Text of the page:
Talent: The most generalizable indicator of talent is human intelligence, which refers to a person’s learning and reasoning ability. Thousands of studies have tested whether intelligence tests predict different aspects of career success, such as academic performance, job performance, socio-economic status attainment, and entrepreneurial success. Indeed, no other aspect of human aptitude has been researched more widely. This research suggests that around 15% of career success can be attributed to intelligence, but the figure increases when jobs are complex. Another aspect of talent that has been examined is emotional intelligence - the ability to manage your own and others’ emotions. Around 9% of career success may be attributable to this trait, which is independent of learning ability. Needless to say, talent is often in the choices, and research shows that picking careers or jobs that align with your natural interests will significantly boost your career success. This is why self-awareness, which is encapsulated in most measures of emotional intelligence, is so critical. Importantly, talent is always job-specific, which is why expertise and experience have consistently emerged as predictors of performance and success. However, expertise and experience are heavily influenced by intelligence, effort, and luck (opportunities).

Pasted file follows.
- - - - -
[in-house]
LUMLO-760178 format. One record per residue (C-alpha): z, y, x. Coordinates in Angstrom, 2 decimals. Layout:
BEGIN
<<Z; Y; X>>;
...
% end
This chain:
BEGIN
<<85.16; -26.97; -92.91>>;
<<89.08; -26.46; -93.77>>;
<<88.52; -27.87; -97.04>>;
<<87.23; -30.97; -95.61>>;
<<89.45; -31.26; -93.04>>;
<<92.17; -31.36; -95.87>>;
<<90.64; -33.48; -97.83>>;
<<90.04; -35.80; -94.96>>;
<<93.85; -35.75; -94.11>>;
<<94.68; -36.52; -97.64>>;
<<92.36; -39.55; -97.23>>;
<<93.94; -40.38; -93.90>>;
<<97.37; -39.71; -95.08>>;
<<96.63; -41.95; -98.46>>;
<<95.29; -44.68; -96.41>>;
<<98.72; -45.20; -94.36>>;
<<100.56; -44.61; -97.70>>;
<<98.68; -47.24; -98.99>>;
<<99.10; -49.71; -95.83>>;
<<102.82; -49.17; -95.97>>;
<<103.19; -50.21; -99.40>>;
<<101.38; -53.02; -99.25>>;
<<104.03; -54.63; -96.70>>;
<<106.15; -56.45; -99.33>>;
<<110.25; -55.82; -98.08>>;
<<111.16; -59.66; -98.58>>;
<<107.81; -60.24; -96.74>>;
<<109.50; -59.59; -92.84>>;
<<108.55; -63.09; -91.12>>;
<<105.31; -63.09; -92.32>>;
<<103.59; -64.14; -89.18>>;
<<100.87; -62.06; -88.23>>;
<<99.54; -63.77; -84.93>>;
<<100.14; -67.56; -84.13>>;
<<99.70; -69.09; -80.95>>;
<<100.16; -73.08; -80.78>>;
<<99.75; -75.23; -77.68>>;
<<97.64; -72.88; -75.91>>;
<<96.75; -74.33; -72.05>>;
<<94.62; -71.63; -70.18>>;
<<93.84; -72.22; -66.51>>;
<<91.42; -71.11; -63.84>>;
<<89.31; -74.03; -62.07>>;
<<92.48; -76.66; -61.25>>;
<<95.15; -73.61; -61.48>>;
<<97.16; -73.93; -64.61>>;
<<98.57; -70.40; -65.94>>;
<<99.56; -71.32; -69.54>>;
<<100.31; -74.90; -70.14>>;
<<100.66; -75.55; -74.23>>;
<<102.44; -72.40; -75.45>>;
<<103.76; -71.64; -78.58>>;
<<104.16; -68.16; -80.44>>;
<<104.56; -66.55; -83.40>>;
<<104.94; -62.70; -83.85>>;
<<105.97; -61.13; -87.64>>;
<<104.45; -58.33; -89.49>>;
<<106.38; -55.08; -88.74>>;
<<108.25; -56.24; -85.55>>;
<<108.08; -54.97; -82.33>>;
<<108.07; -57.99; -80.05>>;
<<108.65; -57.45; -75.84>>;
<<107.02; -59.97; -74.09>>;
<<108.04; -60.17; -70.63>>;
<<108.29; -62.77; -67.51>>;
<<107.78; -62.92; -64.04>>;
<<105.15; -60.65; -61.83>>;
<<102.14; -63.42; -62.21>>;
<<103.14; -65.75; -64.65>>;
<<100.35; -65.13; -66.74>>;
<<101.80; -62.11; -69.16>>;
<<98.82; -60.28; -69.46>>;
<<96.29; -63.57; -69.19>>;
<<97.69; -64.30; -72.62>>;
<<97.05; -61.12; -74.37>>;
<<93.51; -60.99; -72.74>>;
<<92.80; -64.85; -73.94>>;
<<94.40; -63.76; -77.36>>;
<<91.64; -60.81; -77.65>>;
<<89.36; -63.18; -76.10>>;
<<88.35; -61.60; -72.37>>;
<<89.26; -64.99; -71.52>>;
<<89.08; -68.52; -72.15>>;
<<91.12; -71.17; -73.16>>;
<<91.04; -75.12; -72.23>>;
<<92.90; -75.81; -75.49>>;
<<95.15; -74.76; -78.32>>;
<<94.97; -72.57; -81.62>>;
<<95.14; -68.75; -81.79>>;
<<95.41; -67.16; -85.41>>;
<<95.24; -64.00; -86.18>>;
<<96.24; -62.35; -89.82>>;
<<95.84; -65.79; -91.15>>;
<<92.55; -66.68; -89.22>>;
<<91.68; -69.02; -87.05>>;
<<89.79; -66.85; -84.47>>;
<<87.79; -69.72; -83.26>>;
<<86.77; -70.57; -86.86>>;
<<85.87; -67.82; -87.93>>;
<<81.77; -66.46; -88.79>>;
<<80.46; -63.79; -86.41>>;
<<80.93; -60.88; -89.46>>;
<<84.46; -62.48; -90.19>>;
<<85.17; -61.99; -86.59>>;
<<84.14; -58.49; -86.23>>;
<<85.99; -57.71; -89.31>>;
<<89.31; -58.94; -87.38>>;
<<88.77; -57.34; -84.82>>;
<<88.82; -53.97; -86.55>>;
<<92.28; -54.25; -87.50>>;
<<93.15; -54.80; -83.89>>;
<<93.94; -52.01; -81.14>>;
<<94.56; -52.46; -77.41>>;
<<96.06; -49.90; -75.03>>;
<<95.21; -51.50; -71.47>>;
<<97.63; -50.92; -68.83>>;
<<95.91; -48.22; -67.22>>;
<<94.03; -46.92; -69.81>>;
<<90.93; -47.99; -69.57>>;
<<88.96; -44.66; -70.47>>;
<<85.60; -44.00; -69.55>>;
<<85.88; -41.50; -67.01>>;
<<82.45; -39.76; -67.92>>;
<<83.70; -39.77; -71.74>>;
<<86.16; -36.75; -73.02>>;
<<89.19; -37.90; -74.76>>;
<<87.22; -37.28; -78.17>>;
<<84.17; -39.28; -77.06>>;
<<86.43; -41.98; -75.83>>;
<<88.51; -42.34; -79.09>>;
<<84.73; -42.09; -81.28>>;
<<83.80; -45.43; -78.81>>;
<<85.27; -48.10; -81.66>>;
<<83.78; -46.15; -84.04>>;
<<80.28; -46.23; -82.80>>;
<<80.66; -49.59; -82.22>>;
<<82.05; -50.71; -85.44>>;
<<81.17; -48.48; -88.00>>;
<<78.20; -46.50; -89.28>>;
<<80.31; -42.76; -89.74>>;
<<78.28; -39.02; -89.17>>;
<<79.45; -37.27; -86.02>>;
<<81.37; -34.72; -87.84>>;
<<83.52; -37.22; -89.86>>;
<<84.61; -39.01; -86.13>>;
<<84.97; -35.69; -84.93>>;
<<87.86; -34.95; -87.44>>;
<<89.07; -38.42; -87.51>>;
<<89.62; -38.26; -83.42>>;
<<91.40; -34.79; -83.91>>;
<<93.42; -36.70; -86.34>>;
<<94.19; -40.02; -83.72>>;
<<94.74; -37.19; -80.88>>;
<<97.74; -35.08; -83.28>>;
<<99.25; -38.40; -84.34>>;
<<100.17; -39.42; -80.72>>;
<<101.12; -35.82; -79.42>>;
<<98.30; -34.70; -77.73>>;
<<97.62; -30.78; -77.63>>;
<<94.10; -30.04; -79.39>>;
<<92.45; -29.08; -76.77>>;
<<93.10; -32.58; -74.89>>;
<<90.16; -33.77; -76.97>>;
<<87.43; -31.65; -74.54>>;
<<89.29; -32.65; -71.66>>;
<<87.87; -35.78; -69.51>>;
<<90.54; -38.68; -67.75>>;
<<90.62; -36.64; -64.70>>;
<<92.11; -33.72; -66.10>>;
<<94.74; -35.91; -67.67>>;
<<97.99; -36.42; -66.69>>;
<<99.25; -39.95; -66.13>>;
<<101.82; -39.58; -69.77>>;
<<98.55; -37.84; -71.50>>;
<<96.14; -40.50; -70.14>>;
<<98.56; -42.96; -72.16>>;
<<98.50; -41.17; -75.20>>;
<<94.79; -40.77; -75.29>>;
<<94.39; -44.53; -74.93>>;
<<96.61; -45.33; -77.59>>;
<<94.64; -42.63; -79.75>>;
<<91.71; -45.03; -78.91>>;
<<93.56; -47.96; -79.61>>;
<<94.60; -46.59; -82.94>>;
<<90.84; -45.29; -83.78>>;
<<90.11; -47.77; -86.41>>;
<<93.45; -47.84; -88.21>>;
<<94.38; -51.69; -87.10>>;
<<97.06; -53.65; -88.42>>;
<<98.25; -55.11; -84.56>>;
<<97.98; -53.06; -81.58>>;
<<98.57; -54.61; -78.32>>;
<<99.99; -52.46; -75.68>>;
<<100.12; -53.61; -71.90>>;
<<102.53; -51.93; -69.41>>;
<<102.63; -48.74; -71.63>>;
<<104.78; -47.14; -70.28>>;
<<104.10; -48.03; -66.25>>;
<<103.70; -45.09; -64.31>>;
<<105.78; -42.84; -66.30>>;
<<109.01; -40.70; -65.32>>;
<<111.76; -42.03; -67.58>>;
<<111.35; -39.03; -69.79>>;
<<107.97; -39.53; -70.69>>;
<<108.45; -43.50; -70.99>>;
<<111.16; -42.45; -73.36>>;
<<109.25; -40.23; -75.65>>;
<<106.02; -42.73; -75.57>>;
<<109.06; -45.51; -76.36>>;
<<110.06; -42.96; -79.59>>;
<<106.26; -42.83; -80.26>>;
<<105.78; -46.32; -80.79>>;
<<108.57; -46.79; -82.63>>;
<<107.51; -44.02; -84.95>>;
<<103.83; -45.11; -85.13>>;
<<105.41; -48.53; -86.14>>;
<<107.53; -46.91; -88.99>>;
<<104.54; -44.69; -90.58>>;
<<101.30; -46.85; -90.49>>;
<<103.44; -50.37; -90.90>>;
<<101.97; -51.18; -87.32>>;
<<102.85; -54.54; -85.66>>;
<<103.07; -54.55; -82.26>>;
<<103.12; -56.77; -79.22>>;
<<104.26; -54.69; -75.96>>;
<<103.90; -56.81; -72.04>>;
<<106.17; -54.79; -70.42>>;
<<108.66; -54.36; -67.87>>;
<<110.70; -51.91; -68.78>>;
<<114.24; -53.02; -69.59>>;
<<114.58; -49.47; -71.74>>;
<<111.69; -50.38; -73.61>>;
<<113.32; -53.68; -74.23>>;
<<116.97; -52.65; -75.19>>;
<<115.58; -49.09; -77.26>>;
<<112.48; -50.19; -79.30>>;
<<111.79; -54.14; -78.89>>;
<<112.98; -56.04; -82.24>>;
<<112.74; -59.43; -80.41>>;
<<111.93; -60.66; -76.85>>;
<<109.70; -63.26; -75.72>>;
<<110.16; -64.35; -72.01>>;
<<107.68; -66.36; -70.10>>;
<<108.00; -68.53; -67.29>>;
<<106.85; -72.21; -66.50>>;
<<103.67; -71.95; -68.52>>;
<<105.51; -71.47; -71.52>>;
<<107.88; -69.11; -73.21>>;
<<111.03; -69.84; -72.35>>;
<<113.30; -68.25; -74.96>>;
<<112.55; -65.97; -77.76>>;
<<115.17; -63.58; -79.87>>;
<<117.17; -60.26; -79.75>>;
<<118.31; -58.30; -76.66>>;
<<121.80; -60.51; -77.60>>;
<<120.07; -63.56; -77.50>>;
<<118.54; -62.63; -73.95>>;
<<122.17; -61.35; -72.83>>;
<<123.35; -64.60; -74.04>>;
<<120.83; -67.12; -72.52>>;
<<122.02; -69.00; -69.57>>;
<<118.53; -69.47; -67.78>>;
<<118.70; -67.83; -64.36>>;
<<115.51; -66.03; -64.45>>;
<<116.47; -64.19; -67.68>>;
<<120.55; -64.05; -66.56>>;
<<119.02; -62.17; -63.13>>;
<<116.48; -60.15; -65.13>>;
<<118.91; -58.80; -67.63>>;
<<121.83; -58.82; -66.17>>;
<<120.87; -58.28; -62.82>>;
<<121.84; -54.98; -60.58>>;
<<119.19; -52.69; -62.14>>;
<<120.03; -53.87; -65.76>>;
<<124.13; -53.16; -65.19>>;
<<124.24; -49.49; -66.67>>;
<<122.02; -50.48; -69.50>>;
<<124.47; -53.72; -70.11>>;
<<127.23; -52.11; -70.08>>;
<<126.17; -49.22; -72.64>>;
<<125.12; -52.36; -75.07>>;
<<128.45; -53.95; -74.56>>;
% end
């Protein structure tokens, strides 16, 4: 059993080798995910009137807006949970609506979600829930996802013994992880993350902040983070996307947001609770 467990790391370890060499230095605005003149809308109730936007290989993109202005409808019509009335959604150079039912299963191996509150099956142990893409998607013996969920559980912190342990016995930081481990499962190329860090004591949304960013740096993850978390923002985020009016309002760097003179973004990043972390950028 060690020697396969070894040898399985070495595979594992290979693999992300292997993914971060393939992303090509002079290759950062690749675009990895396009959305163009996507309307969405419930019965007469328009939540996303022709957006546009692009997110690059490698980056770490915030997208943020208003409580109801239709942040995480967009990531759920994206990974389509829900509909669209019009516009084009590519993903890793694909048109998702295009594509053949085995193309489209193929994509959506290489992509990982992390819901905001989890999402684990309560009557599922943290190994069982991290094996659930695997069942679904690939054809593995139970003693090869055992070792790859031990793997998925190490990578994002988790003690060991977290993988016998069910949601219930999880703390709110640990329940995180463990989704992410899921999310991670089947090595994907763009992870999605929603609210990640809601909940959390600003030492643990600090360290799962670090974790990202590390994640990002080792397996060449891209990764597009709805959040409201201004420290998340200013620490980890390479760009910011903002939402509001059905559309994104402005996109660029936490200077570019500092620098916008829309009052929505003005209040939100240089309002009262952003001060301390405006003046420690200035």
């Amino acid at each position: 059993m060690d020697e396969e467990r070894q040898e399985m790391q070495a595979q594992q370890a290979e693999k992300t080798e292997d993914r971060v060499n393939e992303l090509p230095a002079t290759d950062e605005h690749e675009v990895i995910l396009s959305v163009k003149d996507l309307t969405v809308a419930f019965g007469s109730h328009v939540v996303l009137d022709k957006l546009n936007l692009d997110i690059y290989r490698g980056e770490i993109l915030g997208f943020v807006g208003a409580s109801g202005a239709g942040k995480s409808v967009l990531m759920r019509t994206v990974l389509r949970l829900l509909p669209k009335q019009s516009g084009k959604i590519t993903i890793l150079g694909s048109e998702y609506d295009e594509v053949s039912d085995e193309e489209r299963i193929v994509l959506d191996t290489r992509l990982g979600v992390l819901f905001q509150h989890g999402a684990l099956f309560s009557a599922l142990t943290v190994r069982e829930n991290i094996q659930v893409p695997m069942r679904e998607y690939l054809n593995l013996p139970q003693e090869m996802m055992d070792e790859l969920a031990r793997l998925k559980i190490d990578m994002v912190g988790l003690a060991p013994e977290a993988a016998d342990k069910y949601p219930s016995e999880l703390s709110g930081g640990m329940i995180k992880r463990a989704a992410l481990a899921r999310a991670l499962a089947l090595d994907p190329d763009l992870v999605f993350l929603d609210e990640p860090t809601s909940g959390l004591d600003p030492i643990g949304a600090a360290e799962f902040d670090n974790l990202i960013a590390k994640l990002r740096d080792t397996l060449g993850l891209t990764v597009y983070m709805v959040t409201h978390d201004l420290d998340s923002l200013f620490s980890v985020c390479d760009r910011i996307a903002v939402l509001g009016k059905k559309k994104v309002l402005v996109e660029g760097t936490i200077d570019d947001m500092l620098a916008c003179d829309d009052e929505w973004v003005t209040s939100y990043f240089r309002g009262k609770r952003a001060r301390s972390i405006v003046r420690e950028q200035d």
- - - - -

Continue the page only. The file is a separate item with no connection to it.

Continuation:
Effort: There is an extensive literature on motivation, ambition, and drive as determinants of individual differences in job performance, income, social mobility, and career success. In recent years, these attributes have been combined and rebranded as grit. Effort is interesting because it can be influenced by external situational factors - e.g., an inspiring boss, carrots and sticks, desperation, and constructive feedback - as well as being deeply dependent on internal personal factors, which can be traced all the way to childhood. Since the average correlation between measures of effort and measures of career success rarely exceed 0.30, we can conclude that no more than 9% of a person’s success can typically be attributed to their ambition, drive, or motivation. Things may be different when we look at extraordinary achievers: people who sacrifice their personal life, fun, sleep, merely to optimize for career success. I’m pretty sure Serena Williams, Angela Merkel, Jeff Bezos, and Miles Davis (not to mention Madonna or Maradona) are in this category - though they probably didn’t lack talent.